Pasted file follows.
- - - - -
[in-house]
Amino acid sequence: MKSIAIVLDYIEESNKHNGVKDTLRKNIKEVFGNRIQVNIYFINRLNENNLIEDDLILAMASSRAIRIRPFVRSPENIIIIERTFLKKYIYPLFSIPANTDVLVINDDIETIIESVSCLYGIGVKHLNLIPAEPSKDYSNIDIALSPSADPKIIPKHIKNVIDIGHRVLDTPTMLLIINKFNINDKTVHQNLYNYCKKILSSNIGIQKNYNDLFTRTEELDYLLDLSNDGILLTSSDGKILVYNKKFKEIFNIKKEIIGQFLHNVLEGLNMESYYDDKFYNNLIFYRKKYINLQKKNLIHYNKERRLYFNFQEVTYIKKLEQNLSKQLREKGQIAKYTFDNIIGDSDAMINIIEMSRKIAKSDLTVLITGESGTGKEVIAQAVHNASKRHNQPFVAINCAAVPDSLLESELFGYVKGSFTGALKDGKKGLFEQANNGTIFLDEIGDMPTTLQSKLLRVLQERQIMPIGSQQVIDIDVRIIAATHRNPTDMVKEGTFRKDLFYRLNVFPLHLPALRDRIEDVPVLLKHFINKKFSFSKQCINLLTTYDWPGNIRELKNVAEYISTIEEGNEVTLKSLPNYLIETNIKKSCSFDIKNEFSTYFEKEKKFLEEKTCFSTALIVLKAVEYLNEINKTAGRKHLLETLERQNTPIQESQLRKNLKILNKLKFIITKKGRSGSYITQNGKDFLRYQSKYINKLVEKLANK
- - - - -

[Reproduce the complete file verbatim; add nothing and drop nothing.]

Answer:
[in-house]
Amino acid sequence: MKSIAIVLDYIEESNKHNGVKDTLRKNIKEVFGNRIQVNIYFINRLNENNLIEDDLILAMASSRAIRIRPFVRSPENIIIIERTFLKKYIYPLFSIPANTDVLVINDDIETIIESVSCLYGIGVKHLNLIPAEPSKDYSNIDIALSPSADPKIIPKHIKNVIDIGHRVLDTPTMLLIINKFNINDKTVHQNLYNYCKKILSSNIGIQKNYNDLFTRTEELDYLLDLSNDGILLTSSDGKILVYNKKFKEIFNIKKEIIGQFLHNVLEGLNMESYYDDKFYNNLIFYRKKYINLQKKNLIHYNKERRLYFNFQEVTYIKKLEQNLSKQLREKGQIAKYTFDNIIGDSDAMINIIEMSRKIAKSDLTVLITGESGTGKEVIAQAVHNASKRHNQPFVAINCAAVPDSLLESELFGYVKGSFTGALKDGKKGLFEQANNGTIFLDEIGDMPTTLQSKLLRVLQERQIMPIGSQQVIDIDVRIIAATHRNPTDMVKEGTFRKDLFYRLNVFPLHLPALRDRIEDVPVLLKHFINKKFSFSKQCINLLTTYDWPGNIRELKNVAEYISTIEEGNEVTLKSLPNYLIETNIKKSCSFDIKNEFSTYFEKEKKFLEEKTCFSTALIVLKAVEYLNEINKTAGRKHLLETLERQNTPIQESQLRKNLKILNKLKFIITKKGRSGSYITQNGKDFLRYQSKYINKLVEKLANK